FIGURE 2
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Figure 2. Characterization of NDC1 overexpressing plants. (A) Immunoblot with anti-NDC1. Twenty micrograms of total protein extract of WT, 35S:NDC1-YFP (two independent lines) and ndc1 plants were separated by SDS-PAGE and transferred to nitrocellulose; A band corresponding to the NDC1-YFP fusion protein was detected using anti-NDC1 antibodies. The nitrocellulose membrane stained by AmidoBlack is shown to control loadings. (B) Protoplasts isolated from Arabidopsis overexpressing 35S:NDC1-YFP were analyzed by confocal laser microscopy (left hand panel). Autofluorescence of chlorophyll in red identifies chloroplasts (center panel). The merge of NDC1-YFP and chlorophyll fluorescence is shown in the (right hand panel).

Protoplasts isolated from 35S:NDC1-YFP plants were analyzed by confocal microscopy and gave punctate fluorescence inside the chloroplasts which is in agreement with the PG localization of NDC1 (Vidi et al., 2006; Ytterberg et al., 2006; Eugeni Piller et al., 2011; Lundquist et al., 2012) (Figure 2B). Moreover, the 35S:NDC1-YFP construct was previously tested by transient expression in Arabidopsis WT protoplasts in the presence of the neutral lipid dye Nile Red which stains PG. The NDC1-YFP and Nile Red signals colocalized by confocal microscopy (Eugeni Piller et al., 2011).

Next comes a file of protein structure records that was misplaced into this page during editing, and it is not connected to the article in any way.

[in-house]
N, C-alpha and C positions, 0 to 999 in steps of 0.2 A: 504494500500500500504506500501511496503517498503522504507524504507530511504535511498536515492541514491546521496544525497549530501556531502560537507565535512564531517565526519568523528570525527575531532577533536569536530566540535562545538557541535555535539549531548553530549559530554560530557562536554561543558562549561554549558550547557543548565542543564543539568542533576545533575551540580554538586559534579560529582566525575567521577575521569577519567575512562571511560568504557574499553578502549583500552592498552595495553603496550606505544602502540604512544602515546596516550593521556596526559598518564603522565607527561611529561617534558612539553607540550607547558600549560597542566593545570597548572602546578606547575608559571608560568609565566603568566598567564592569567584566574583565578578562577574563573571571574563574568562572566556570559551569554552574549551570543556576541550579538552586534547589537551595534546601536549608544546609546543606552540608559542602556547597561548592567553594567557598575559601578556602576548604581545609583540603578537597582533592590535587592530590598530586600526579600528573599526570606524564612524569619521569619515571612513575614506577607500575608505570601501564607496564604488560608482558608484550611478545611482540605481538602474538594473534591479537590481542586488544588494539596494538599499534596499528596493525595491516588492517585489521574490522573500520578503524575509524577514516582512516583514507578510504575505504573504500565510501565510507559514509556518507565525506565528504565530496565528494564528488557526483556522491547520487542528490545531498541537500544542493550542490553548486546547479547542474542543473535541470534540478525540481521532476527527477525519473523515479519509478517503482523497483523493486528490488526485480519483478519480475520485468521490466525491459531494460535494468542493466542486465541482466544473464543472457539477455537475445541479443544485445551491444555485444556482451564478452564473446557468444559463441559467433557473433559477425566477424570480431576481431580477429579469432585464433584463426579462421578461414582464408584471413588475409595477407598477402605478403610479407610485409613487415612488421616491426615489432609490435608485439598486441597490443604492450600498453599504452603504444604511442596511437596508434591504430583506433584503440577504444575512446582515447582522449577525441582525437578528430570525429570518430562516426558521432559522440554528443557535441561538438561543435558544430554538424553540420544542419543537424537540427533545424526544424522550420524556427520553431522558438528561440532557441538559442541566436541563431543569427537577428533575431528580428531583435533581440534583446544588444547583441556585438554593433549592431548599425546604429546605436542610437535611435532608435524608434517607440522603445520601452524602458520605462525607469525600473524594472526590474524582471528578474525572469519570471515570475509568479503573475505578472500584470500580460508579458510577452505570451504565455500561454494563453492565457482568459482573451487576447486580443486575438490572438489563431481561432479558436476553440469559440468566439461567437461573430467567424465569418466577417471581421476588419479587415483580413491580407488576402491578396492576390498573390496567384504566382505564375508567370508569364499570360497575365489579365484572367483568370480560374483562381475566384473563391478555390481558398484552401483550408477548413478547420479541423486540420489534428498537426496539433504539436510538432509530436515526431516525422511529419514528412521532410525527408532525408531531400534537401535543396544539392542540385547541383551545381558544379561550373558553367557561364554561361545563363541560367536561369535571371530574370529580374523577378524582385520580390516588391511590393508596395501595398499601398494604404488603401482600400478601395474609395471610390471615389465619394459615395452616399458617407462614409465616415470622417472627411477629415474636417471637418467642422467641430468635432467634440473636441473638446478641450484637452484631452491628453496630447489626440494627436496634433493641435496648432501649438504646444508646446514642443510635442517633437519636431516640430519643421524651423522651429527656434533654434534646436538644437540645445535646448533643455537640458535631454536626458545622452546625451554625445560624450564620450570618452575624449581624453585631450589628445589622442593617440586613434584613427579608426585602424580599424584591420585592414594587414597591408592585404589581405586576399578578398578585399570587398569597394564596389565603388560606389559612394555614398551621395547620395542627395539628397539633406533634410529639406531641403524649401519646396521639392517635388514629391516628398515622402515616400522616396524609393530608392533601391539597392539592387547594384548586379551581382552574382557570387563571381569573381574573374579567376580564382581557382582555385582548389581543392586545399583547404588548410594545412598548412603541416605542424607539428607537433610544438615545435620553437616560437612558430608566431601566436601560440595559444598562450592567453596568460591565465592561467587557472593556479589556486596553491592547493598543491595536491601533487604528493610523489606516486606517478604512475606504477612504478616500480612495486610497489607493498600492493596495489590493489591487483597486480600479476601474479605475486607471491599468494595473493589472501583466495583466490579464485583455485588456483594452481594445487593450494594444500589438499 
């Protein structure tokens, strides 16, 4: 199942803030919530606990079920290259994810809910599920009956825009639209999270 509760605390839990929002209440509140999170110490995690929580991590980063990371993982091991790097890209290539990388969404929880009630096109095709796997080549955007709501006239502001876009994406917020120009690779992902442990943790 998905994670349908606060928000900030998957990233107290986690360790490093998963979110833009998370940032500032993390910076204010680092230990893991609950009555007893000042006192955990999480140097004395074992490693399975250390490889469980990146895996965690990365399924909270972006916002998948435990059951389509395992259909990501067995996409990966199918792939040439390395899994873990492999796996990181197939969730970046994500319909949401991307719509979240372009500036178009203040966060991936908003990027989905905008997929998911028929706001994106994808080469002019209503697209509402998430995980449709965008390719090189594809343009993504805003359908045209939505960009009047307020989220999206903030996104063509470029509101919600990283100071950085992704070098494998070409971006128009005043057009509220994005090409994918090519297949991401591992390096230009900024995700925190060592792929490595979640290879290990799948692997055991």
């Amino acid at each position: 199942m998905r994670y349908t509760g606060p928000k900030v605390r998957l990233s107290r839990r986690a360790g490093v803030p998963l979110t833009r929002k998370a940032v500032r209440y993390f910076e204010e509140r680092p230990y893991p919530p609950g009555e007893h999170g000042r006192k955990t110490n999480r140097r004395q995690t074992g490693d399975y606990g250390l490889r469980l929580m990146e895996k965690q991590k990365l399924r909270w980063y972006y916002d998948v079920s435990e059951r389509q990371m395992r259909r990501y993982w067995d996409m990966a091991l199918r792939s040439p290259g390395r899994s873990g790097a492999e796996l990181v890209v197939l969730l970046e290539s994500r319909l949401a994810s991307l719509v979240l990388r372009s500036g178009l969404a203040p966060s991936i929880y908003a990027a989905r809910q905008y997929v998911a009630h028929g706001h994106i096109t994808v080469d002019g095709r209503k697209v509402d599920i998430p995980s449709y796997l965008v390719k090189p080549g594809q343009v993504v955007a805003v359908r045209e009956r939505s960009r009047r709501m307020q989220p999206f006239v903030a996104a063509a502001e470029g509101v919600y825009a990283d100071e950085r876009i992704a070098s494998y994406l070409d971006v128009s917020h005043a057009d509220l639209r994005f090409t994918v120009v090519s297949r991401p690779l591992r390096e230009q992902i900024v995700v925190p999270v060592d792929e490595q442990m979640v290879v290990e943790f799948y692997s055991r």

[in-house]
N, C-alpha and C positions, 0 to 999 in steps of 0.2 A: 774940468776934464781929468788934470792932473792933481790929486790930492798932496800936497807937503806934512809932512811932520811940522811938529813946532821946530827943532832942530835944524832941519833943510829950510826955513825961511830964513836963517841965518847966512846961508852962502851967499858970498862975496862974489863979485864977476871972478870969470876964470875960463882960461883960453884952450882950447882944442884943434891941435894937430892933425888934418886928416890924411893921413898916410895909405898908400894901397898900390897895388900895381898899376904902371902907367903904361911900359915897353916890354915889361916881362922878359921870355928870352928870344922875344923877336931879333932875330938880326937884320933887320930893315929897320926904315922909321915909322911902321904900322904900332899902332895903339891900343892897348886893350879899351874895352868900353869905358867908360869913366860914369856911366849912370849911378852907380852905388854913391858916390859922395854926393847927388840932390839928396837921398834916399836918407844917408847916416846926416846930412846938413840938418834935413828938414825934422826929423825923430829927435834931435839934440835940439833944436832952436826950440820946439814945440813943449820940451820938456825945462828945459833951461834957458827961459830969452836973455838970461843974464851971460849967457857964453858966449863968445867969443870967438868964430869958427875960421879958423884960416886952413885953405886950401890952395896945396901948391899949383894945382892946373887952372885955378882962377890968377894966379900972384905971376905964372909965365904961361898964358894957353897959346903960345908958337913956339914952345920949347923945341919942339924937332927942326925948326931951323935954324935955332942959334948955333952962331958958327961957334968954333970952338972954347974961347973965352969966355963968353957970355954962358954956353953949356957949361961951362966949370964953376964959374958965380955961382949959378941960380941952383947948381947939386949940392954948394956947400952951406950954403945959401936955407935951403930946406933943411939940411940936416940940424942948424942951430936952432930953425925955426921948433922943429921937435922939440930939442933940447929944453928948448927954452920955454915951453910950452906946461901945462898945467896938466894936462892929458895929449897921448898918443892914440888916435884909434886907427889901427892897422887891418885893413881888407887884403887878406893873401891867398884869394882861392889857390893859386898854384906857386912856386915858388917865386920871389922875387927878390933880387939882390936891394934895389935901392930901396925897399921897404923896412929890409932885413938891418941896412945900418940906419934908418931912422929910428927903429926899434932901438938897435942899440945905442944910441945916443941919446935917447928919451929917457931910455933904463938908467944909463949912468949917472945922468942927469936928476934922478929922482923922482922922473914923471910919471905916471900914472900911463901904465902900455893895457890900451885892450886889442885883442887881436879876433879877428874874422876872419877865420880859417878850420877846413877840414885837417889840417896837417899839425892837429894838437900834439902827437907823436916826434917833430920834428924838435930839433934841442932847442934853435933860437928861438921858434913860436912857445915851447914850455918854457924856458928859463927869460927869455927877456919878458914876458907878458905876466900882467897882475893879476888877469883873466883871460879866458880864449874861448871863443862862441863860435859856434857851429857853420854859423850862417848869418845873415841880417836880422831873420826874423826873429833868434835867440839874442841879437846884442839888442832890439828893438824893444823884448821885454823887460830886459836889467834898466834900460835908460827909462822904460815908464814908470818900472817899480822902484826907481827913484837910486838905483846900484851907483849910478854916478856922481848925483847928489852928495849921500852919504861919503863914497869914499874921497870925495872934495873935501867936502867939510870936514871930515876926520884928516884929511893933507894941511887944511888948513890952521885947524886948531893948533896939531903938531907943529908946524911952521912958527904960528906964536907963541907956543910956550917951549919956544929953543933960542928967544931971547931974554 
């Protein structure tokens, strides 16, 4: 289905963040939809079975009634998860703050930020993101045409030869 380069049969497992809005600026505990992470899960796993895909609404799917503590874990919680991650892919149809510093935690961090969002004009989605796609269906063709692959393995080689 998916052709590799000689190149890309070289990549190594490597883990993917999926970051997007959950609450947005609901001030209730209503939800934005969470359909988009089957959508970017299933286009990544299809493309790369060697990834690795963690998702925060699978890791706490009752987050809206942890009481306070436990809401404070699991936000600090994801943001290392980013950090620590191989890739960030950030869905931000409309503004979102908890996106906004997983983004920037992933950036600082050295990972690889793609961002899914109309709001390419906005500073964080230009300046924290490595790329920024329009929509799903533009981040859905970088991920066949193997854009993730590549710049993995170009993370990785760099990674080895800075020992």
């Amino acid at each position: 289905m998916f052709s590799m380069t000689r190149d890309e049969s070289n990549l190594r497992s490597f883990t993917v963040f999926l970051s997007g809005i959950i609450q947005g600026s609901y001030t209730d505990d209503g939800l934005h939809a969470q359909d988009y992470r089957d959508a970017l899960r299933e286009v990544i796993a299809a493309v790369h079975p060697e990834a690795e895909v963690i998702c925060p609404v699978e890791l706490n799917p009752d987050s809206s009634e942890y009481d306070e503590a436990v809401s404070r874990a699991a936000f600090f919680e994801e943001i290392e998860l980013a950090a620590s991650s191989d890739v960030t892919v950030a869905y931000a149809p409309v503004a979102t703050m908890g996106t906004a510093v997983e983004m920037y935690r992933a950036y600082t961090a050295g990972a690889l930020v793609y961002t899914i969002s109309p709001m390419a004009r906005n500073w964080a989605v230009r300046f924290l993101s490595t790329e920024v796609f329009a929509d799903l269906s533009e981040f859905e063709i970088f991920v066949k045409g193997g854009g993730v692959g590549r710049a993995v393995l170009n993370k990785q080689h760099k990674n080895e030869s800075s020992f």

NDC1 and VTE1, two Plastoglobule Enzymes involved in Prenylquinone Metabolism

To understand the dynamics of prenylquinone synthesis under changing light conditions, we first analyzed the global lipid composition in ndc1, vte1, 35S:NDC1-YFP, 35S:VTE1-YFP, and WT genetic backgrounds.

The data obtained, using the UHPLC-QTOFMS-based method, were subjected to multivariate analysis. Using this method more than 500 different compounds were detected, not all of which could be identified (Supplementary Table 1). To investigate the difference in lipid contents, a principal component analysis (PCA) model was established from the data sets. PCA identifies and ranks major sources of variance and allows clustering of samples based on similarities and differences in the measured parameters.

Under moderate light conditions, PCA showed the separation of five distinct groups characteristic for each of the genotypes tested in triplicate (Figure 3A). PCA loadings revealed that prenylquinones mostly contributed to the separation of these groups (Figure 3B). Most of the other lipids extracted were near the origin, suggesting that their contribution to metabolic difference was negligible.

FIGURE 3
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Figure 3. Untargeted lipidomics showing differences in lipid profiles between five different genotypes under moderate light conditions. (A) Principal component analysis. (B) Corresponding loadings plot. Lipids were extracted from WT, ndc1, vte1, 35S:NDC1-YFP and 35S:VTE1-YFP plants. Data are means of three experiments (n = 3).

As expected, vte1 plants accumulated DMPBQ lacking the chromanol ring of tocopherols. In the wild type loadings, α-tocopherol appeared instead of DMPBQ. The 35S:VTE1-YFP plants accumulated additional VTE1 products: PC8 and γ-tocopherol.

The separation of ndc1 from the other genotypes was mainly based on the presence of the 2-phytyl-1,4-naphthoquinone, the de-methyl precursor of phylloquinone (Eugeni Piller et al., 2011). Interestingly, an accumulation of PQ was also observed in ndc1.